China asks to join the Pacific trade pact to strengthen its economic weight

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BEIJING, Sept. 16 (Reuters) – China has applied to join the Comprehensive and Progressive Agreement on Trans-Pacific Partnership (CPTPP), the Commerce Ministry said, as the world’s second-largest economy seeks to strengthen its trade influence .

Chinese Trade Minister Wang Wentao submitted China’s application to join the free trade agreement in a letter to New Zealand Trade Minister Damien O’Connor, the Chinese ministry said Thursday. in a press release.

The CPTPP was signed by 11 countries including Australia, Canada, Chile, Japan and New Zealand in 2018.

Before that, it was known as the Trans-Pacific Partnership (TPP) and seen as an important economic counterweight to China’s regional influence.

Japan, chairman of the CPTPP this year, said it will consult with member countries to meet China’s request, but did not indicate a timeline for doing so.

“Japan believes it is necessary to determine whether China, which has submitted an application for TPP-11 membership, is ready to meet its extremely high standards,” Japanese Economy Minister Yasutoshi Nishimura said on Friday. to journalists.

The TPP was at the heart of former US President Barack Obama’s strategic pivot to Asia, but his successor, Donald Trump, withdrew the US from the pact in 2017.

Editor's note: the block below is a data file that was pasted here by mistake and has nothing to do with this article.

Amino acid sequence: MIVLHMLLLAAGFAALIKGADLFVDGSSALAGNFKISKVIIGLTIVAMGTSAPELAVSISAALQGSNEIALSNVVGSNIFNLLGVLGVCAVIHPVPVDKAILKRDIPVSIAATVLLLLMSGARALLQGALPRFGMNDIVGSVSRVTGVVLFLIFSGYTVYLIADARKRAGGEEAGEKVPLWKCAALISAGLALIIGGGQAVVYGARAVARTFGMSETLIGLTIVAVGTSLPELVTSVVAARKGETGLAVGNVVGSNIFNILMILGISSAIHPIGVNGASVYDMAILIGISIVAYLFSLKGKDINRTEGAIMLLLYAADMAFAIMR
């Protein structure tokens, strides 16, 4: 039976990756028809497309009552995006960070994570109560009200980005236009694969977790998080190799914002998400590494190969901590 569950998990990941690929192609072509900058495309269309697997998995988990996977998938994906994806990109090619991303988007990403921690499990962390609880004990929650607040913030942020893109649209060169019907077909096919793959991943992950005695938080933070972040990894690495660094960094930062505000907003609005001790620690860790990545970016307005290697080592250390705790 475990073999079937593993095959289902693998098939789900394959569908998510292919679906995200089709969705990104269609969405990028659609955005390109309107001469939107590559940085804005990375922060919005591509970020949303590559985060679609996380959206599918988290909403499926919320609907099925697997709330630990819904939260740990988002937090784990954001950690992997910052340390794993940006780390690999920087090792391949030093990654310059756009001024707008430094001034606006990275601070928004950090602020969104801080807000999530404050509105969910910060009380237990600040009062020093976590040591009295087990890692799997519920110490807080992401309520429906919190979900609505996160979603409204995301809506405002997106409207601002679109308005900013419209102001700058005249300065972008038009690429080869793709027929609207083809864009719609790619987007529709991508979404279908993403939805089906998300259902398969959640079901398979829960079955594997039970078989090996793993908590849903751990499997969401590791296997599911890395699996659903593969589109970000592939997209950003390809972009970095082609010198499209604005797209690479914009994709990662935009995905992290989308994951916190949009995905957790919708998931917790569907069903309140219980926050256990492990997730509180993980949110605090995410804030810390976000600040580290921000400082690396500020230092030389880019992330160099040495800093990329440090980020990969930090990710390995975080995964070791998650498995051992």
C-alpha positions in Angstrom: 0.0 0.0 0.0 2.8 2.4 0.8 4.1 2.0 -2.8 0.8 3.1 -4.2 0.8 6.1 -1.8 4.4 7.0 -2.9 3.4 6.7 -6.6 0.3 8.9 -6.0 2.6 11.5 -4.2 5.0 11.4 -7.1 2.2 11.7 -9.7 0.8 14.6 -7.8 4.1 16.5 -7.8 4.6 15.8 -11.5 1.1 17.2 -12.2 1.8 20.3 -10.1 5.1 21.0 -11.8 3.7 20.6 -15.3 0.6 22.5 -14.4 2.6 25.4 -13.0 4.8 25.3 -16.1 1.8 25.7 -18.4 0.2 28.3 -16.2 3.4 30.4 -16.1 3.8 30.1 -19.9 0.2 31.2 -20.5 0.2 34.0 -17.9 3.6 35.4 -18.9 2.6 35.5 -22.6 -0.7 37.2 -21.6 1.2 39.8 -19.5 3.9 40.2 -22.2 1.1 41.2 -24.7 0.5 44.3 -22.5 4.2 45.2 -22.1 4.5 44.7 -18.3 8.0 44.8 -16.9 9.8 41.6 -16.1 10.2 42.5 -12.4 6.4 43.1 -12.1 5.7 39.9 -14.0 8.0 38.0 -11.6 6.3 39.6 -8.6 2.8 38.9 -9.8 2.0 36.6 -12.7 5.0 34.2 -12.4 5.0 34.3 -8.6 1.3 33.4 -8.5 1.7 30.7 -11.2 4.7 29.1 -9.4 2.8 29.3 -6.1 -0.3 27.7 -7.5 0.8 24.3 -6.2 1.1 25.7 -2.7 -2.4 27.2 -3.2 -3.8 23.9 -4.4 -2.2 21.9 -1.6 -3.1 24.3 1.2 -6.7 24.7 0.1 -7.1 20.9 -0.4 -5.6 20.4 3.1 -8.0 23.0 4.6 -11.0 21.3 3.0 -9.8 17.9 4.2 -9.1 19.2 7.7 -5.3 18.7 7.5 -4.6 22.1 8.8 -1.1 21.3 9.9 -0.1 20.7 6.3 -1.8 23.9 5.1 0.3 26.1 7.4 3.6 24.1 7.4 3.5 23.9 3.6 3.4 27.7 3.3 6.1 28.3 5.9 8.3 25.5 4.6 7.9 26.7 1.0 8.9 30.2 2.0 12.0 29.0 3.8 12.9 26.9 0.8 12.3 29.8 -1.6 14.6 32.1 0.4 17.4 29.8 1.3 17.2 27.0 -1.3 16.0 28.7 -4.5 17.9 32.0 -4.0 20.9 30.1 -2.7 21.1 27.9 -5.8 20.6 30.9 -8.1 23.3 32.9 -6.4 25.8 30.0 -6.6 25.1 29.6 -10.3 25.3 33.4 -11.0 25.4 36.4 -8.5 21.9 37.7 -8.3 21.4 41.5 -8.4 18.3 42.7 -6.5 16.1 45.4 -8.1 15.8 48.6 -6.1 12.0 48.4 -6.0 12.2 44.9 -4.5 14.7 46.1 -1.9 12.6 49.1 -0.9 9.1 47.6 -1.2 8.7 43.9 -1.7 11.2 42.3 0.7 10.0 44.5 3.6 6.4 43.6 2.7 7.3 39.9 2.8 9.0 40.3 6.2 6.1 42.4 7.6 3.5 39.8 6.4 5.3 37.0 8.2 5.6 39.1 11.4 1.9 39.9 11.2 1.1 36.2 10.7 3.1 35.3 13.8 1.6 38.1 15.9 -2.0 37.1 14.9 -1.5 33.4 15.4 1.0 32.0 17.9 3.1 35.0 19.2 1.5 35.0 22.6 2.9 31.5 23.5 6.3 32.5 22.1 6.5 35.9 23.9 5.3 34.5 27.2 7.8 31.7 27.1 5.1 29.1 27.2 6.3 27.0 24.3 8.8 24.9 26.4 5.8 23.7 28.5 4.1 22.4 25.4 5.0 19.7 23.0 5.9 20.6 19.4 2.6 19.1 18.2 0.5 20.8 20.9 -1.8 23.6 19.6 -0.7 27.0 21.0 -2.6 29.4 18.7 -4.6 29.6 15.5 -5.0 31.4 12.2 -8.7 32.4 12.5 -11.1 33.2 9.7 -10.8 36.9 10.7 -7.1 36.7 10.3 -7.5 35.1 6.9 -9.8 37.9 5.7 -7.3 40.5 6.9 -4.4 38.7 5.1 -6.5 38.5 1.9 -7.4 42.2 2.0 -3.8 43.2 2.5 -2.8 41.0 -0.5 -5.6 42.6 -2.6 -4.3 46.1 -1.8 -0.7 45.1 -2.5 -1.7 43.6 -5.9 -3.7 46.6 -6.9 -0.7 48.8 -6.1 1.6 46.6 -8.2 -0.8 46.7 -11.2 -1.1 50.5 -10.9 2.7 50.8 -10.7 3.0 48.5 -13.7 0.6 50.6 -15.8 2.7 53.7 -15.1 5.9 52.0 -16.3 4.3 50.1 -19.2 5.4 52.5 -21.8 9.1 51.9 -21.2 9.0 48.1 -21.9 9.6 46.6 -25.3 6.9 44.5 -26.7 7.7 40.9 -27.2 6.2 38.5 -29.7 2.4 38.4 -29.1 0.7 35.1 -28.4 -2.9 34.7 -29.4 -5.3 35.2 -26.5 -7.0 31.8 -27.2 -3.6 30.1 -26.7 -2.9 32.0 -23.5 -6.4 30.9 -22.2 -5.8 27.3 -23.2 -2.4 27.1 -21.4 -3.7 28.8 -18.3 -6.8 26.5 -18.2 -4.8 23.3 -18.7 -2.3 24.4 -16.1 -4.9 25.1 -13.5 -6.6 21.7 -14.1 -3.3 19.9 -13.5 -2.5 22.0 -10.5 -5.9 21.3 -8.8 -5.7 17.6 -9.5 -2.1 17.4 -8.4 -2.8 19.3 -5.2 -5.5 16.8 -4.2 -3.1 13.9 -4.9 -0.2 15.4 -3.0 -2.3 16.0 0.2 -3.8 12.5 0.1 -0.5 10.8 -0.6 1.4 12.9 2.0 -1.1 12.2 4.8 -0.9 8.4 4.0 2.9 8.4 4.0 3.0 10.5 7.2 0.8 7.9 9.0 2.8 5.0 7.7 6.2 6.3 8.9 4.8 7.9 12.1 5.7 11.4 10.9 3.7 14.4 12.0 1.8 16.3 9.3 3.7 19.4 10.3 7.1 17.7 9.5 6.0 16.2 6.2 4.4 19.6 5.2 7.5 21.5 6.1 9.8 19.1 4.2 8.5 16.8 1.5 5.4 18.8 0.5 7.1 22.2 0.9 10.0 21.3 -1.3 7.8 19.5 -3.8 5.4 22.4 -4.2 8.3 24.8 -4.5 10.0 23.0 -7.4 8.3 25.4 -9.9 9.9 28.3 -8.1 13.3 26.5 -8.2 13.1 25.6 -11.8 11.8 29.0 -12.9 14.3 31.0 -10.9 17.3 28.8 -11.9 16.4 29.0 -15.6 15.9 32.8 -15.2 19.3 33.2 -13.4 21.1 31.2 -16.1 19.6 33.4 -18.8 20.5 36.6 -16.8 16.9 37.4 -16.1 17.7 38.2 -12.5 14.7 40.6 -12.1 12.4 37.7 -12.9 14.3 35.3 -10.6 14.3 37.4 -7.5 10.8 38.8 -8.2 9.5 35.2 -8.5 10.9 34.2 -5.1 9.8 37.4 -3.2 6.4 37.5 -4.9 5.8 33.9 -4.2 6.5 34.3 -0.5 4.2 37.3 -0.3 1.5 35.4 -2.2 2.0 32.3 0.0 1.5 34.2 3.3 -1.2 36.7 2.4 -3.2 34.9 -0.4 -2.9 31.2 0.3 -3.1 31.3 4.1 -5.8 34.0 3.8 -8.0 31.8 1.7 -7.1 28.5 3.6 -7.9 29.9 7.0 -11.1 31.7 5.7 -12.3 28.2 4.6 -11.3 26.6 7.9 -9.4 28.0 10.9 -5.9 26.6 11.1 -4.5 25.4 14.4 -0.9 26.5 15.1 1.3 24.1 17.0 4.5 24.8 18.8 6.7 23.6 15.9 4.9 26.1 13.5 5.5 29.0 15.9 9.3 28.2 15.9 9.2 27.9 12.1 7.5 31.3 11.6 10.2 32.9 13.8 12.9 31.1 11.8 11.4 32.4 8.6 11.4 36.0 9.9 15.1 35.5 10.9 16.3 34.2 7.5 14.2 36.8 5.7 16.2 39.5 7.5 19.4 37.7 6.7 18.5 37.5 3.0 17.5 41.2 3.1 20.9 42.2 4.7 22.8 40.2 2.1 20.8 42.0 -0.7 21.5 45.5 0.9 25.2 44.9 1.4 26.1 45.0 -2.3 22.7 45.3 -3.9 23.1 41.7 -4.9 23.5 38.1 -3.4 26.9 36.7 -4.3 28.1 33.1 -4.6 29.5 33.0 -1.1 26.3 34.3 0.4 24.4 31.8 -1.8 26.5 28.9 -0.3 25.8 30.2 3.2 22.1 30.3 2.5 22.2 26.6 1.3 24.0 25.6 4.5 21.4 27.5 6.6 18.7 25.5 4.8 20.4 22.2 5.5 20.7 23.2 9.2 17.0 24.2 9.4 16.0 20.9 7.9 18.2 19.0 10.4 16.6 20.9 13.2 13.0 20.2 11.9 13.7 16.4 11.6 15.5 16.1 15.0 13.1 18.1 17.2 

Joining the CPTPP would be a major boost for China following the signing of the 15-country Regional Comprehensive Economic Partnership (RCEP) free trade agreement last year.

Beijing has been pushing for its inclusion in the pact, notably noting that the Chinese and Australian economies have enormous potential for cooperation. However, relations between the two countries deteriorated.

Britain began negotiations to secure the trade deal in June, while Thailand has also expressed interest in joining. Read more

Wang and O’Connor held a conference call to discuss next steps following China’s bid, China’s Commerce Ministry said.

Reporting by Colin Qian, Twinnie Siu and Tom Daly in BEIJING, Daniel Leussink in TOKYO; Editing by Edmund Blair, Jonathan Oatis and Himani Sarkar

Our Standards: Thomson Reuters Trust Principles.


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